Jump to content
House Price Crash Forum

qejunkie

New Members
  • Content Count

    69
  • Joined

  • Last visited

About qejunkie

  • Rank
    HPC Poster

Recent Profile Visitors

The recent visitors block is disabled and is not being shown to other users.

  1. qejunkie

    London Is Cheap...

    Yeah still here obersiving; but I don't post anymore. I think I laid out a pretty clear thesis back then that for the last 2.5 years played out; 1) rental yields WERE juicy 2) mortgage spreads WOULD come in 3) underlying rates WERE low, and would stay that way 4) government support WAS very evident (Carney talking about protecting house prices/HTB in full swing) 5) investors/foreign buyers WERE still coming in Every single leg of my bull thesis has now been blown away....apart from maybe 3 - but I don't think they are going to cut to negative before the crash I think it will be during or after. So gravity will drag this market down, the question is how much of the =40% since 2013 will get eaten way, a 30% draw down would only get us back to 2013 levels now. Will we see more than 30% draw down, of course we should but then everything depends on policy repsonse, what bailouts happen, whether we get negative rates this time etc etc.
  2. qejunkie

    London Is Cheap...

    Go try and rent somewhere, I mean somewhere vaguely appropriate for a functioning member of society and you'll see there is no downward pressure on rents. Every now as again you'll get a 50+ block of BTL new build crop up which might dampen the odd neighbourhood but supply and demand is tight anywhere liveable. Why look at SVR? This is a penalty rate for people too lazy to re-fi. We might as well look at Wonga loans for our interest rate. So what you presented is an example with an interest rate about 250-300bps too high. If mortgage rates move that much then yes I agree it doesn't work BUT that isn't the current environment.
  3. qejunkie

    Boil My Head, Now.

    Oh and by the way folks I don't have a vested interest in house price inflation. I would love that 50% correction to pick up my dream house. I just try and tell it like it is.
  4. qejunkie

    Boil My Head, Now.

    Are you kidding? US government started backing mortgages when they "invented" Fannie Mae back in 1938. And capital requirements are getting stricter for banks!!
  5. qejunkie

    Boil My Head, Now.

    Well sorry for getting you going. Those comments were made after making 2 clear points about circumstance i.e. being in a good finacial position and having an improvement in accomodation. So there were positive things to focus on. Clearly the maths of paying 50% more for a repayment mortgage vs. renting is not comparing like with like. Please prove to me I'm wrong on that front?
  6. qejunkie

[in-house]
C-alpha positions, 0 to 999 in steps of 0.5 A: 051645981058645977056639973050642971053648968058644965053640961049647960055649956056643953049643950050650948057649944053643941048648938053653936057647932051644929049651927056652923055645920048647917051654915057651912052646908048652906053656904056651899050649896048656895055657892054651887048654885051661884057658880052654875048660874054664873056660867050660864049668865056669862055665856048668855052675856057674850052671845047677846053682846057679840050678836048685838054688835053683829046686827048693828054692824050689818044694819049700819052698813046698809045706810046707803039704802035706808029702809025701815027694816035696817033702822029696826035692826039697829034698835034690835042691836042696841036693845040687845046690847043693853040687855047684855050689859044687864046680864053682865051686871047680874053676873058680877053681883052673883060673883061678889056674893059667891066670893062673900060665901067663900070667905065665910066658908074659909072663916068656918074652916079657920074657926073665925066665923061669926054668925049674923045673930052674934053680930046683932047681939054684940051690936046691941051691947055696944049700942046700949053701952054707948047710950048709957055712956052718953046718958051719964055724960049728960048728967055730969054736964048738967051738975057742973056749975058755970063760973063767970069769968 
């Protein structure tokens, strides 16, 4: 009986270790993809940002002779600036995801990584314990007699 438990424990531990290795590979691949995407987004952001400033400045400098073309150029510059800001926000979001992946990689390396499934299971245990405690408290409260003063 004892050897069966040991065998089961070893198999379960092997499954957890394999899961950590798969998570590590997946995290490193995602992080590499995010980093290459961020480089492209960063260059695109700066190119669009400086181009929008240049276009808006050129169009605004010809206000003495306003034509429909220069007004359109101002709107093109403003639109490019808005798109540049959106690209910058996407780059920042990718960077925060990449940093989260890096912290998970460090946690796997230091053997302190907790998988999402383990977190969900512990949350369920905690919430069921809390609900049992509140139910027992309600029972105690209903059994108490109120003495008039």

Boil My Head, Now.

    Please qualify the above statement with something factual. What are the worse things that may be triggered in non UK markets, which would then have an impact on The UK? And forward guidance is a waste of time, everyone knows this especially the bond market. But the real reason for that fanfare was just so he could add 50bps to the inflation target which everyone seemed to miss. Again, not the bond market since they've demanded a bit more yield. And what is the evidence that QE is reaching its limit? The limit of what? Look at the Japanese example, those boys are showing you the limits of QE and until that sucker blows Carney and his cronies will be sleeping pretty easily.
  7. qejunkie

    Boil My Head, Now.

    Lol - lots of sarcasm peppered trough that post that was highlighting some funny asking prices 30% ahead of where they should be in my little corner of the world.
  8. qejunkie

    Boil My Head, Now.

    Nah I'm not a HPI forever kind of person. (My position is 3 years of real gains, then we get a real correction, nominal I'm less sure). My bugbear is when people write incorrect things about policy and rates. Like your statement saying that recent market moves of interest rates mean less room for manoeuvre on QE. That actually gives them MORE licence to print. Especially if it starts to impact lending in a negative way.
  9. qejunkie

    Boil My Head, Now.

    7 Year Itch, your current predicament sounds horrendous and has been an uncomfortable read. However, if you don't mind me asking..... If you are borrowing at 2.8% at around 4x your salary then your repayment mortgage should be around 15% of your salary? This seems like a reasonably comfortable level of housing cost to put through your monthly budget. And if a repayment mortgage is 50% more than you pay on rent then you either live in Kensington (since yields are 2.5%) or you are buying a house which is "worth" more than what you rent (note use of quotation marks there). Either way it seems like you have a sound financial position and will be moving into a better accomodation. For your own well being you should look at those (and other) near term positives and not worry about what could happen. Also perhaps spending time on this site might not help your mental state once you are commited to the purchase!